Once upon a time, it was thought that HTLV was the cause of AIDS (Note 3). At that time I was suggesting the opposite. I was proposing that HTLV might be a cure rather than a complication. Today there is circumstantial evidence (Note 4) that this might be true but it is by no means definitive. So what do I do about my long lost cure for AIDS? Do I forget about it again? Do I wait for a vaccine to come along which renders it redundant? The problem with a vaccine is that it prevents people from contracting AIDS, but it can’t help those who’ve got AIDS now and are dying from it. Do I forget about it because there are antiviral drugs which can treat it? The problem about anti-viral drugs is that they can only treat AIDS patients who can get (and pay for) their drugs! It can’t help those who are dying because they can’t get them, and this is especially true in the Third World where access to anti-viral therapy is patchy and compliance even patchier. If an inoculation of a counter pathogen (HTLV) can save the lives of those who are dying from HIV, it is as lifesaving today as it was twenty five years ago. So how do I get anybody to hear about it or do anything about it? This article is my answer. It is an on-line scream for help. It is my way of waving my arms in desperation, my means for attracting attention. I might be wrong; I probably am; and, if I am, so be it. But if there’s anyone out there who is listening, it’s you I’m addressing. Who are you? You are anyone involved in AIDS research; you are anyone battling the curse of AIDS in Africa; you are anyone capable of contributing to solving a simple question: Is it possible that HTLV could be used as a cure for AIDS?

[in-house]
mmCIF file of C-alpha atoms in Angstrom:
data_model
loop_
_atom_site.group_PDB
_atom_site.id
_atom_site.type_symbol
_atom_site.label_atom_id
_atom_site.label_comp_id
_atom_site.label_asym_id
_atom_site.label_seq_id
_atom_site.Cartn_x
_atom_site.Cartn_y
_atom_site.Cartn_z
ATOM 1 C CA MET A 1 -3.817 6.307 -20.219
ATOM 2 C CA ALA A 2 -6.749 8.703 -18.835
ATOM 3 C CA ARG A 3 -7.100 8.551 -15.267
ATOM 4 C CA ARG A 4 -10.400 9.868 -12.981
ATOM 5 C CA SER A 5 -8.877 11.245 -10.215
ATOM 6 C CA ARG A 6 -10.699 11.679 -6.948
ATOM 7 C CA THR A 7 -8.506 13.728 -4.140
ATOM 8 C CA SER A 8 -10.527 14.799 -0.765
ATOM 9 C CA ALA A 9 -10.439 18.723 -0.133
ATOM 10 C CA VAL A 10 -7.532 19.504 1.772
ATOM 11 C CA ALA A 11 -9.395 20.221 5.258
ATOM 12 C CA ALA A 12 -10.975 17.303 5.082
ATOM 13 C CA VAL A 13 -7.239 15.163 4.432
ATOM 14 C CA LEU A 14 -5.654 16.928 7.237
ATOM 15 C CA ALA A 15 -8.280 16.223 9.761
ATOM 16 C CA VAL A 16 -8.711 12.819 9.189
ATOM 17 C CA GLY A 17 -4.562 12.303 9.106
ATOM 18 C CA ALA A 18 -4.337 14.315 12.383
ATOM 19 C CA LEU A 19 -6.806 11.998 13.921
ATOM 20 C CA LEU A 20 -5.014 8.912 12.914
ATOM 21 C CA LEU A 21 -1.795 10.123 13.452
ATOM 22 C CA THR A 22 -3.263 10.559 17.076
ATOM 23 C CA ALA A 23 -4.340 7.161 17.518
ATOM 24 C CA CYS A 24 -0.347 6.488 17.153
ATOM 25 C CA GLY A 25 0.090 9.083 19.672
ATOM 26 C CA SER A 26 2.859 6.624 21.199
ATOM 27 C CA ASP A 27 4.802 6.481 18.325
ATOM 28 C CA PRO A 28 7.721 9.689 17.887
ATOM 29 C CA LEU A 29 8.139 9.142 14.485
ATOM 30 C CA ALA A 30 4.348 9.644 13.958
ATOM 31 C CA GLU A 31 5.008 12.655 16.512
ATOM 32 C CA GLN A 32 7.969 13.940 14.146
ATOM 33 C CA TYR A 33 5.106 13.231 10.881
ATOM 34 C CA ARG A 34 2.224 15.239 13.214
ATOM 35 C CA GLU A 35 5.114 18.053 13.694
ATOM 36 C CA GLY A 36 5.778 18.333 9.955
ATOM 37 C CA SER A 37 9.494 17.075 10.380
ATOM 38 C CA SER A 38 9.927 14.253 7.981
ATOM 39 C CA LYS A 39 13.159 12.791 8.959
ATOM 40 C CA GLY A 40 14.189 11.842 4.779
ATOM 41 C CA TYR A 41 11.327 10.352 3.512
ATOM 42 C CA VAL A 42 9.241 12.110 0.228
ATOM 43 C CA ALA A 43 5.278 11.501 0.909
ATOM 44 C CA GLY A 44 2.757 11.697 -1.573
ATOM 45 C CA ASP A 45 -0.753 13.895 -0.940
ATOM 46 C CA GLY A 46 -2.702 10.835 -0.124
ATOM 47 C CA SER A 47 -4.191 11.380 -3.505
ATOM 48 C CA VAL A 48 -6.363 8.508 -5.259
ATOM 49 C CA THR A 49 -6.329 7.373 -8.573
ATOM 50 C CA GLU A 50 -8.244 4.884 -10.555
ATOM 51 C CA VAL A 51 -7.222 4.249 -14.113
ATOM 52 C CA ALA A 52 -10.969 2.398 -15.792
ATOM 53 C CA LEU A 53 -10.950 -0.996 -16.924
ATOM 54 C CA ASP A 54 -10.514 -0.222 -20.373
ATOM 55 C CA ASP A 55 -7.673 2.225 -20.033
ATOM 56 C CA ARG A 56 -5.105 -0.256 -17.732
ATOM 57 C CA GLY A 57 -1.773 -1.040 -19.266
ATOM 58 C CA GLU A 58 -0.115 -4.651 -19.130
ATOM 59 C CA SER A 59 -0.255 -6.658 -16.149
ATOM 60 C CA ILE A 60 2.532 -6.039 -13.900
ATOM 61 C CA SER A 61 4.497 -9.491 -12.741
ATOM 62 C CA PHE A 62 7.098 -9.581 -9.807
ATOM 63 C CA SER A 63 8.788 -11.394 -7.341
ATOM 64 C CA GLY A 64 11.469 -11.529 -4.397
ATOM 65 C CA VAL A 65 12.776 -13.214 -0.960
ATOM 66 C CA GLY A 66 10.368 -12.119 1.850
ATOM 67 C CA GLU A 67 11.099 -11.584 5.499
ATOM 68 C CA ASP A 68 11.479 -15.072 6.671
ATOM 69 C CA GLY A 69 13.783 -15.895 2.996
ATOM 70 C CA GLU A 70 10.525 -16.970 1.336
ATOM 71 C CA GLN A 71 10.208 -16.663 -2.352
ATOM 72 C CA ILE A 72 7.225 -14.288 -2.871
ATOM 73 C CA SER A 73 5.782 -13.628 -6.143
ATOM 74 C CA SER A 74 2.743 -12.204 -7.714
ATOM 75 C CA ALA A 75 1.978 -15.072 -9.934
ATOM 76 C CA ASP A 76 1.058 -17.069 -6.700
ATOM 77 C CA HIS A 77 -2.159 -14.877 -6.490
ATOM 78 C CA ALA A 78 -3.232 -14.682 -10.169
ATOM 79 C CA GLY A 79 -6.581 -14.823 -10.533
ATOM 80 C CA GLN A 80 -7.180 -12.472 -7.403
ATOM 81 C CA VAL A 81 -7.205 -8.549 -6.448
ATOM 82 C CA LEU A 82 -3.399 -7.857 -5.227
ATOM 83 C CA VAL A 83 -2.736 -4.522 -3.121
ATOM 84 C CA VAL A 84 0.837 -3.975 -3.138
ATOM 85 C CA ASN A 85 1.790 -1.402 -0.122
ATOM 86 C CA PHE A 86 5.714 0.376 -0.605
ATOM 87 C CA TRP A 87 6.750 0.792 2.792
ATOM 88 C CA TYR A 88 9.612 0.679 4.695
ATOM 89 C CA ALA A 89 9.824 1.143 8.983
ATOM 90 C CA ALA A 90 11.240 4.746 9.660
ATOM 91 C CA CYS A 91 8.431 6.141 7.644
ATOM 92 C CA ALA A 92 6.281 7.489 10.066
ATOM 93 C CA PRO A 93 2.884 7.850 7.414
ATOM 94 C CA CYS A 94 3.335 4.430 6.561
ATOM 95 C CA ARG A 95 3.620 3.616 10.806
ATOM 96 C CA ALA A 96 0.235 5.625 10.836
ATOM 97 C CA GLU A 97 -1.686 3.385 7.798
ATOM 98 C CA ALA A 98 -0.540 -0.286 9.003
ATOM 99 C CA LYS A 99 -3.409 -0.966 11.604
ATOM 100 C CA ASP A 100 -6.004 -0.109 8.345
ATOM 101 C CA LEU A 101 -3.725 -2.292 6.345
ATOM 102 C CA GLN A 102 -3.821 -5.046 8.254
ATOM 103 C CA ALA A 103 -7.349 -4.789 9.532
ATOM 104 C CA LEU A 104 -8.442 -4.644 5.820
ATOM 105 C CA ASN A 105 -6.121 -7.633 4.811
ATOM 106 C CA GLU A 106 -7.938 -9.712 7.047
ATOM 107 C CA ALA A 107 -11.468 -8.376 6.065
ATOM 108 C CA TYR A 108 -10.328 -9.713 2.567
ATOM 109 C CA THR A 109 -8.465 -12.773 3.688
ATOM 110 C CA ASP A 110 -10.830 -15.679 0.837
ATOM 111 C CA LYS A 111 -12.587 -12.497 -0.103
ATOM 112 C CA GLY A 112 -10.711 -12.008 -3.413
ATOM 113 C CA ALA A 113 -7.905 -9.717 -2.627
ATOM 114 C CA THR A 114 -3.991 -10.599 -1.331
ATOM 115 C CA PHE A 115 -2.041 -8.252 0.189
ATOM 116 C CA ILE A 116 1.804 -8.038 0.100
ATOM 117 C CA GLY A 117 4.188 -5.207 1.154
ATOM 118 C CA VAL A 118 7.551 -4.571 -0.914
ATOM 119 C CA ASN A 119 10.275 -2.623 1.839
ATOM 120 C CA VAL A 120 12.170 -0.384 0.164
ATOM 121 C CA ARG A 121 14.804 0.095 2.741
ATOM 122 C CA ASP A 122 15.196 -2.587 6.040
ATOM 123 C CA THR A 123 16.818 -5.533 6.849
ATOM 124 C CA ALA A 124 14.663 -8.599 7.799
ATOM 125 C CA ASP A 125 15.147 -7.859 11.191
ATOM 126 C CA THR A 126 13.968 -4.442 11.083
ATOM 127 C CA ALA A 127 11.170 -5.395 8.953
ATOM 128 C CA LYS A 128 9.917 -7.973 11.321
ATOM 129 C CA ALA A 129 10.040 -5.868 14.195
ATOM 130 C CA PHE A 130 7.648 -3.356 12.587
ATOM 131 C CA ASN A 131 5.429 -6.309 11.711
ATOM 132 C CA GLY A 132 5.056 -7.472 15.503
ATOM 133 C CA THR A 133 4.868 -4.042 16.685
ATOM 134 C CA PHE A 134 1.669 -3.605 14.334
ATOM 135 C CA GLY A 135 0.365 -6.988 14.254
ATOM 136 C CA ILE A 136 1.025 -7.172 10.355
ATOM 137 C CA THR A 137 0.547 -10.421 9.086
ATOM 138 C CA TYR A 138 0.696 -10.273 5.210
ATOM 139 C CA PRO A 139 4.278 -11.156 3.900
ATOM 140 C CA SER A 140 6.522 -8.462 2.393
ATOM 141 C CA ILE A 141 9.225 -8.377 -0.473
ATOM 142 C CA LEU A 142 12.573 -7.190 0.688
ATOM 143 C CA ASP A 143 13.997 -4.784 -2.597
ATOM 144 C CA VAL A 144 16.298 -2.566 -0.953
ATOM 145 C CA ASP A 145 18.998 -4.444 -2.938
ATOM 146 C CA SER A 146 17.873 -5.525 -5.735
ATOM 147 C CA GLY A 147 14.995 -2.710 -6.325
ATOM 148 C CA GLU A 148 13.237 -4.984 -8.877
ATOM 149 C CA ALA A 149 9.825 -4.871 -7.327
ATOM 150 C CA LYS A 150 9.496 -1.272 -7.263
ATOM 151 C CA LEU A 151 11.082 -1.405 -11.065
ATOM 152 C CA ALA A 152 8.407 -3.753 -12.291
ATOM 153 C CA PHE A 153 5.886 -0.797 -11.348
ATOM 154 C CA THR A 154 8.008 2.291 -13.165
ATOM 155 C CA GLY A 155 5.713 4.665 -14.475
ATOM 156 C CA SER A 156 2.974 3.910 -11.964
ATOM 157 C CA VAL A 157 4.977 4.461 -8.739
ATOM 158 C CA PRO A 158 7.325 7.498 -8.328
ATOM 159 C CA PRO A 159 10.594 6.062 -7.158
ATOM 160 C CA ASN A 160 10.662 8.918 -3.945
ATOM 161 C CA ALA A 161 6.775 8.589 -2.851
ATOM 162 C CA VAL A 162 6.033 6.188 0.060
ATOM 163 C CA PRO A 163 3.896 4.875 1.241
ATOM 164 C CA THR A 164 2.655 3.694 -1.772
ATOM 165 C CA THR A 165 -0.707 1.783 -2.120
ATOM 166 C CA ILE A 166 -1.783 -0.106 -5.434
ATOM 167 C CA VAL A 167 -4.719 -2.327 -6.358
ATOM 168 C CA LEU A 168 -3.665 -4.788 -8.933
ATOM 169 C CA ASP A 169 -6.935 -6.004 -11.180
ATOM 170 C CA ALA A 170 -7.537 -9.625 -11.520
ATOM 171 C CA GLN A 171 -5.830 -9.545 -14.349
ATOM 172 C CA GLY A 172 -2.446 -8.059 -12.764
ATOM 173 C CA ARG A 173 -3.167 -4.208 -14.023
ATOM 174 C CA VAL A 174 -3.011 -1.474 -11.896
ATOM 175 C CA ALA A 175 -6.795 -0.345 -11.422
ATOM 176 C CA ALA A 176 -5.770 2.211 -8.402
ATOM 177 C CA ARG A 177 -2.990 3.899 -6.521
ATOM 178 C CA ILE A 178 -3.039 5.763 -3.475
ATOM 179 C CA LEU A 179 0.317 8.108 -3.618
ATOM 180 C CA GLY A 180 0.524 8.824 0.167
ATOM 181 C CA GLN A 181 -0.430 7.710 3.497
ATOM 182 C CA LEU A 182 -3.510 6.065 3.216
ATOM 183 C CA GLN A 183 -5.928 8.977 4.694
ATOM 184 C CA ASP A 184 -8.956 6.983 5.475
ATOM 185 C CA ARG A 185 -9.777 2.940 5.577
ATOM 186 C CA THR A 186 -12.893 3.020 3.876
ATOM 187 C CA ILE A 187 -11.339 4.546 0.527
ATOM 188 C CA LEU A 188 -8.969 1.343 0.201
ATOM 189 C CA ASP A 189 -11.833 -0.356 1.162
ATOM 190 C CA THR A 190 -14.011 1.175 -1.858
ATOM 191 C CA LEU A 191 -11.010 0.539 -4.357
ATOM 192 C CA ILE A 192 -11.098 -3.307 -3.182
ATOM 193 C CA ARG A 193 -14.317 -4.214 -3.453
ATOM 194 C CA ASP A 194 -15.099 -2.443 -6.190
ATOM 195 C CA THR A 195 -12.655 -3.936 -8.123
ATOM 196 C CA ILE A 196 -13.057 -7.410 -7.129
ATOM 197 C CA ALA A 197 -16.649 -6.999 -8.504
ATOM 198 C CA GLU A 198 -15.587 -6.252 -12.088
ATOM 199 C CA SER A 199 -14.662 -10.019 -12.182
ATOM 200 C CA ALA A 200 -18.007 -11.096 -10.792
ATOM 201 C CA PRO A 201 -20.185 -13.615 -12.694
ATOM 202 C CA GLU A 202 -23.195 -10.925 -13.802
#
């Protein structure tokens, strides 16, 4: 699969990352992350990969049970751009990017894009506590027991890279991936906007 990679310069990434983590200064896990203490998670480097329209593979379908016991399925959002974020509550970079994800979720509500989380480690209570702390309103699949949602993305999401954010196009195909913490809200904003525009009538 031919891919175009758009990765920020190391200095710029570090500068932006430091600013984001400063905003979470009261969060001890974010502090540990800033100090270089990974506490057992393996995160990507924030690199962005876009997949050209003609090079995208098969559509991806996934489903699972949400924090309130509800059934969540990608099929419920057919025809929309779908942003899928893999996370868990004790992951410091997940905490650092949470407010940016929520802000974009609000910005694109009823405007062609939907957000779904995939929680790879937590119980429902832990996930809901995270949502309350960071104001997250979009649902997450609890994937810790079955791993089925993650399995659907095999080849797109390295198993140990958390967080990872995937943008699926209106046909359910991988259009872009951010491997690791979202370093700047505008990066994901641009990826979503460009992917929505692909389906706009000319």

Note 1: If anti-viral therapy is begun during pregnancy it can prevent the baby from being infected with HIV, and if anti-viral therapy is begun in the earliest stages of HIV infection it can reduce the HIV reservoir to the point of being a cure (though this is still questionable). Anti-viral therapy cannot cure anyone of an established HIV infection.

Note 2: The Origins of AIDS. Jacques Pepin. Cambridge University Press 2011 ISBN: 9780521186377. The early speculation that HIV might have arisen in Africa has now been substantiated by this outstanding study.

Note 3: Science Fictions. John Crewdson. Little Brown 2002 ISBN: 0316134767. This book is the definitive account of the scientific chicanery that surrounded the battle between Robert Gallo at the National Cancer Institute (who thought HTLV was the cause of AIDS) and Luc Montagnier at the Pasteur Institute (whose team discovered that HIV was the cause of AIDS). It is a must read for anyone interested in (to quote the author) “how scientists behave when the stakes are high”.

Note 4: Retroviral Co-infections: HIV and HTLV: Taking Stock of More Than a Quarter Century of Research Beilke MA AIDS Res Hum Retroviruses. 2012 Feb;28(2):139-47

Image Credit: Thinkstock